The General Data Protection Regulation has been in force for a little over two years. It was created to truly harmonize data protection laws in Europe, and in order to do that, it has brought several changes to the previous regime. This time, we will explain what a data breach is and what steps your company has to take should it ever happen in it.
The General Data Protection Regulation has been in force for a little over two years. It was created to truly harmonize data protection laws in Europe, and in order to do that, it has brought several changes to the previous regime. Among them are the greater level control given to data subjects, an increased territorial scope of application for the Regulation, and even new roles, such as that of Data Protection Officer.These changes can sometimes be difficult to navigate, and it was to help organizations that our Xcure team has created this special Privacy & Data Protection Law series. This time, we will explain what a data breach is and what steps your company has to take should it ever happen in it.
1. What is a data breach?
A personal data breach is defined under the GDPR by the following elements:
- It is a breach of security
- That leads either to the accidental or unlawful
- Destruction, loss, alteration, unauthorised disclosure of, or access to
- Personal data transmitted, stored or otherwise processed.
All of the listed elements must be present in order for the event to be a data breach that needs to follow the rules set by the Regulation. If your organization has a breach of security, for instance, that does not involve personal information (defined as information that can either directly or indirectly identify or make a natural person identifiable), it will not be subjected to the GDPR.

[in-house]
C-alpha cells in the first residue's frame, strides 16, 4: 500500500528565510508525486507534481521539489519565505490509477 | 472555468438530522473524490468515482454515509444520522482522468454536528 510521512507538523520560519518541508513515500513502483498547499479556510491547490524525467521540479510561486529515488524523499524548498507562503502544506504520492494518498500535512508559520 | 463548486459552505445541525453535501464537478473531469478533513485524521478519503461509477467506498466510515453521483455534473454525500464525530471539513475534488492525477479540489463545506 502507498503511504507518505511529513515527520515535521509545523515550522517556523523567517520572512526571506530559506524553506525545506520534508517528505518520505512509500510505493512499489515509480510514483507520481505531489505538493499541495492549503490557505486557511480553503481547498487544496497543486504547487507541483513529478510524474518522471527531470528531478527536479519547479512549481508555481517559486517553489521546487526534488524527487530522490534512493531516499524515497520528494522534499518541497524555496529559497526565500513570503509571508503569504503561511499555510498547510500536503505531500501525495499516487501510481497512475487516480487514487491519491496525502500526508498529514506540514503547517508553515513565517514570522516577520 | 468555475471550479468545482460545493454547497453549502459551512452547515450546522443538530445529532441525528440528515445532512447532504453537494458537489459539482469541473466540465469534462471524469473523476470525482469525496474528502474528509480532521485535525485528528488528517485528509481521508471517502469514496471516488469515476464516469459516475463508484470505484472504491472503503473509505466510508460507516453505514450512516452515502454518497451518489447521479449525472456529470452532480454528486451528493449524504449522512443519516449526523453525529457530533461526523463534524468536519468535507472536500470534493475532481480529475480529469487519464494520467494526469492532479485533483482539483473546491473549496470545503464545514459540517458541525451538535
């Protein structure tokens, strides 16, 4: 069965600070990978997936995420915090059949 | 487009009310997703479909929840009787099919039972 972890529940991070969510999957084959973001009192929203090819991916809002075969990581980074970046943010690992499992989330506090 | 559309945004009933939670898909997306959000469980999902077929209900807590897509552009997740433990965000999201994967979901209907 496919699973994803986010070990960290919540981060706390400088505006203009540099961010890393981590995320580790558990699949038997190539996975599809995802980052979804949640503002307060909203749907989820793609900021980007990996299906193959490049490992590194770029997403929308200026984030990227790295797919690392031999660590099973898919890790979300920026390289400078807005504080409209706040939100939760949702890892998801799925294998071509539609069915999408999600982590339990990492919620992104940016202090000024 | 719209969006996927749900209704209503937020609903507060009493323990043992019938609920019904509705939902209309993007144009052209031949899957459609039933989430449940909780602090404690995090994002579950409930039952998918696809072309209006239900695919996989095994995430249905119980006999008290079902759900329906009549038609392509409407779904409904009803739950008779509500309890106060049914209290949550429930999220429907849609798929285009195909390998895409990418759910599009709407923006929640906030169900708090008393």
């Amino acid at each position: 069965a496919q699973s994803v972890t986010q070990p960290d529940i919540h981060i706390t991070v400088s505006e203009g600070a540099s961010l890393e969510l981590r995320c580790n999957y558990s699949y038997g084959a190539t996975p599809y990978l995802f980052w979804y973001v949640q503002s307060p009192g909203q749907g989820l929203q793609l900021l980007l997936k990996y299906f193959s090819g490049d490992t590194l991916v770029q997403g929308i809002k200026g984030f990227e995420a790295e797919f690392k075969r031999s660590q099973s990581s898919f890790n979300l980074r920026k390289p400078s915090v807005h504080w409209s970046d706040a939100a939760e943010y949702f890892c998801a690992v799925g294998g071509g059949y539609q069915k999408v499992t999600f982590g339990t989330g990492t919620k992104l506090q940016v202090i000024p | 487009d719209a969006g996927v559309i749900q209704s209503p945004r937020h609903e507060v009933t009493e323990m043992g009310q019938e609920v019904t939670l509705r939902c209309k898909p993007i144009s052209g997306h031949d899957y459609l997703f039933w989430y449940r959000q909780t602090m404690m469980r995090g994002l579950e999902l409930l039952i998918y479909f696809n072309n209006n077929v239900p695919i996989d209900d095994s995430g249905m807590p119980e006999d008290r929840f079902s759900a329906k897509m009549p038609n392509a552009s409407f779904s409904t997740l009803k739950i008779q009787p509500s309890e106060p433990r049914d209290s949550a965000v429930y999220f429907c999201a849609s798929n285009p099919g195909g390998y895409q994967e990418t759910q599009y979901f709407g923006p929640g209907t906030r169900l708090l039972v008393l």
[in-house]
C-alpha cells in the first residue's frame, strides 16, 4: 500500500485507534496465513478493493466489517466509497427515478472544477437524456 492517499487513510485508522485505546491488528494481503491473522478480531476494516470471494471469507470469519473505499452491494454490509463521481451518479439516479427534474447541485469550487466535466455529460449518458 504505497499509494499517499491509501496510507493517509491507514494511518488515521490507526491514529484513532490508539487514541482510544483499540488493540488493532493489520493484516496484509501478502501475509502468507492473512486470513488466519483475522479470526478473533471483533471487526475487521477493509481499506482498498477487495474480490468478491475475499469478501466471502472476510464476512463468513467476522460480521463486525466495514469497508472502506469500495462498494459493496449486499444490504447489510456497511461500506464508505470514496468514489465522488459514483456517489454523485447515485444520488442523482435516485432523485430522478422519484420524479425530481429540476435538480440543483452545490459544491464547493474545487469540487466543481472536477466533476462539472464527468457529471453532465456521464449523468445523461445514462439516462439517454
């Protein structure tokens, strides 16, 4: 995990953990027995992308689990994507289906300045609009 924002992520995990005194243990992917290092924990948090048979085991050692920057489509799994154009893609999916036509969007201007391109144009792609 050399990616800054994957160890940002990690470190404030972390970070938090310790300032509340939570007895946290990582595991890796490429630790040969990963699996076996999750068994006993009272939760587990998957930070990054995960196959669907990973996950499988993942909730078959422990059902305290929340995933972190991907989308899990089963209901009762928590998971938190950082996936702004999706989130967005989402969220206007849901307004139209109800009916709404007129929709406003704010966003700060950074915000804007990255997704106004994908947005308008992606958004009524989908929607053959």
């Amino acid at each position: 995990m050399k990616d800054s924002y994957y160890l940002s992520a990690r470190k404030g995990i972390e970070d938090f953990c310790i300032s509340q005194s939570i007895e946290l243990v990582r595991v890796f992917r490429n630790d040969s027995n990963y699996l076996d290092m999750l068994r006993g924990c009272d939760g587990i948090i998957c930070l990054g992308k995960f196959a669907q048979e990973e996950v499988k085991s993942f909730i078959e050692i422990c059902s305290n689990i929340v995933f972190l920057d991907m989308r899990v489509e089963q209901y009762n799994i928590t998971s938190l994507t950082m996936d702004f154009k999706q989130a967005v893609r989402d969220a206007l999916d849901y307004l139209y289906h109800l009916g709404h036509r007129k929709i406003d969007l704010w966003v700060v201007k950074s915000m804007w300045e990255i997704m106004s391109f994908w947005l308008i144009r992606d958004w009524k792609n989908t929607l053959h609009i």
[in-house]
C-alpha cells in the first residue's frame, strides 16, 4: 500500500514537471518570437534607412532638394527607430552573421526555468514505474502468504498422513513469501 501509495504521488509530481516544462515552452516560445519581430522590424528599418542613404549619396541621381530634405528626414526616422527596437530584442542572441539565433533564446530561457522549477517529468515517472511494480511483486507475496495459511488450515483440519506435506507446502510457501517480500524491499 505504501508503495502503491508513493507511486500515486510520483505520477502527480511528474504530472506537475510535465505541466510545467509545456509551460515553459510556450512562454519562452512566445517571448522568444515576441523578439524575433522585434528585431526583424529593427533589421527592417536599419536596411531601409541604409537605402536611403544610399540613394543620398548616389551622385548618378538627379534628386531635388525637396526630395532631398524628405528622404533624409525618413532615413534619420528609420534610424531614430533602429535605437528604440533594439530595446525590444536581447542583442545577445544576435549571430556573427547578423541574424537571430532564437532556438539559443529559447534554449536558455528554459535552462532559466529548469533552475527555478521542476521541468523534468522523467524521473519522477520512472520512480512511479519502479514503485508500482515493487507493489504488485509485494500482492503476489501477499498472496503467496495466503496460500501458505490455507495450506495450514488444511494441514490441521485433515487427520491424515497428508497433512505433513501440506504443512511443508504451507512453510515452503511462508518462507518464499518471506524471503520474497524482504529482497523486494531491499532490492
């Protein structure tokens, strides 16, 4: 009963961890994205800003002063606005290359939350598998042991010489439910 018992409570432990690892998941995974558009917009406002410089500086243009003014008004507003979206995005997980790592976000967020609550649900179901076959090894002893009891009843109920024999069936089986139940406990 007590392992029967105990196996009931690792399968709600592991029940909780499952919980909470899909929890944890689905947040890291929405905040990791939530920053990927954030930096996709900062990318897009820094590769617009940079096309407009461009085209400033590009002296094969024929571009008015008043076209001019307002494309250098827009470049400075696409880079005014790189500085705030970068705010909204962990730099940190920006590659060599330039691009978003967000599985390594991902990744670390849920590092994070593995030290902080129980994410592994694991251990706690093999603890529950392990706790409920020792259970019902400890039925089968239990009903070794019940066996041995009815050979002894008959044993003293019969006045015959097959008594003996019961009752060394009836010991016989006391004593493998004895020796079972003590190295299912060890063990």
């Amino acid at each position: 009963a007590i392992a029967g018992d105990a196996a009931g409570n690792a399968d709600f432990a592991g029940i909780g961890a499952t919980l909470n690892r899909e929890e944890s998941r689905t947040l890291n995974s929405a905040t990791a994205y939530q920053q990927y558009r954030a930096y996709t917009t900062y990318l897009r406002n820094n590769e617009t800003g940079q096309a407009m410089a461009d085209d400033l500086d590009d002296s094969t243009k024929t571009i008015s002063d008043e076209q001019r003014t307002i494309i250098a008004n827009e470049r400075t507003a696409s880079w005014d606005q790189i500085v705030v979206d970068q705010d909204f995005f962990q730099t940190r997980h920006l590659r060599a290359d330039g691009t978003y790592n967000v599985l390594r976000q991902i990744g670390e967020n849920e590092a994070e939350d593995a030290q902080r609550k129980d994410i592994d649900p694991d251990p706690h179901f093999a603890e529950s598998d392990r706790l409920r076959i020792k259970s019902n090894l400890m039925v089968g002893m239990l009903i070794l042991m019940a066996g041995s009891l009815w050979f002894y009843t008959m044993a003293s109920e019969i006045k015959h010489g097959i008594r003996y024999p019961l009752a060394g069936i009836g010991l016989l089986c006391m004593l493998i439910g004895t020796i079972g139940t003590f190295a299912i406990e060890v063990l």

2. What should my organization do if a data breach occurs?
The first thing is determining whether your organization is a controller or processor, since your obligations will be different in each case. If a data breach happens, a processor’s only responsibility is notifying the respective controller, without undue delay, of what has happened.
Controllers, on the other hand, will have three main tasks to do:
- Determine whether a breach has really happened
- If a breach has indeed happened, determine whether it poses risk to the rights and freedoms of data subjects
- If the breach poses risk, notify the relevant Supervising Authority without undue delay and, depending on the case, also the data subjects potentially affected.
“Without undue delay”, in these cases, means within 72 hours of the discovery of the data breach.
3. Which information should be included in the data breach notification to my Supervising Authority?
When notifying a data breach, the controller must provide the relevant Supervising Authority with:
- The contact details of its Data Protection Officer or other contact person
- Description and nature of the breach, including information about the categories and approximate number of data subjects and personal data records affected